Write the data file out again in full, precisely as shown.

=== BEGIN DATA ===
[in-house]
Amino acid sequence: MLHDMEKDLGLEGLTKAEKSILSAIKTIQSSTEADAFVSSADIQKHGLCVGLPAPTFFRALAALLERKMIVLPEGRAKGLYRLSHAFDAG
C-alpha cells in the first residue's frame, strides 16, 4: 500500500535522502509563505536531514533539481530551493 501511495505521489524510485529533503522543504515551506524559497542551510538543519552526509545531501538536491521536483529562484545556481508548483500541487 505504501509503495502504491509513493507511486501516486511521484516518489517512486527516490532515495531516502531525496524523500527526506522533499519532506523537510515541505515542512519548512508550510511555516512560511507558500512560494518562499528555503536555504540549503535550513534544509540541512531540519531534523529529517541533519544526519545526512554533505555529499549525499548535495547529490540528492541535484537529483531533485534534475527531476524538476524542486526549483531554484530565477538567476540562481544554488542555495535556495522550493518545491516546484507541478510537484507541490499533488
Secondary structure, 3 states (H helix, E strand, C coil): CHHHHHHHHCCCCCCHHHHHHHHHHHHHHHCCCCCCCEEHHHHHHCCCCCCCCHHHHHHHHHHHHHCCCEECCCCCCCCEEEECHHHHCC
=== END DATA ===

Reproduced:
[in-house]
Amino acid sequence: MLHDMEKDLGLEGLTKAEKSILSAIKTIQSSTEADAFVSSADIQKHGLCVGLPAPTFFRALAALLERKMIVLPEGRAKGLYRLSHAFDAG
C-alpha cells in the first residue's frame, strides 16, 4: 500500500535522502509563505536531514533539481530551493 501511495505521489524510485529533503522543504515551506524559497542551510538543519552526509545531501538536491521536483529562484545556481508548483500541487 505504501509503495502504491509513493507511486501516486511521484516518489517512486527516490532515495531516502531525496524523500527526506522533499519532506523537510515541505515542512519548512508550510511555516512560511507558500512560494518562499528555503536555504540549503535550513534544509540541512531540519531534523529529517541533519544526519545526512554533505555529499549525499548535495547529490540528492541535484537529483531533485534534475527531476524538476524542486526549483531554484530565477538567476540562481544554488542555495535556495522550493518545491516546484507541478510537484507541490499533488
Secondary structure, 3 states (H helix, E strand, C coil): CHHHHHHHHCCCCCCHHHHHHHHHHHHHHHCCCCCCCEEHHHHHHCCCCCCCCHHHHHHHHHHHHHCCCEECCCCCCCCEEEECHHHHCC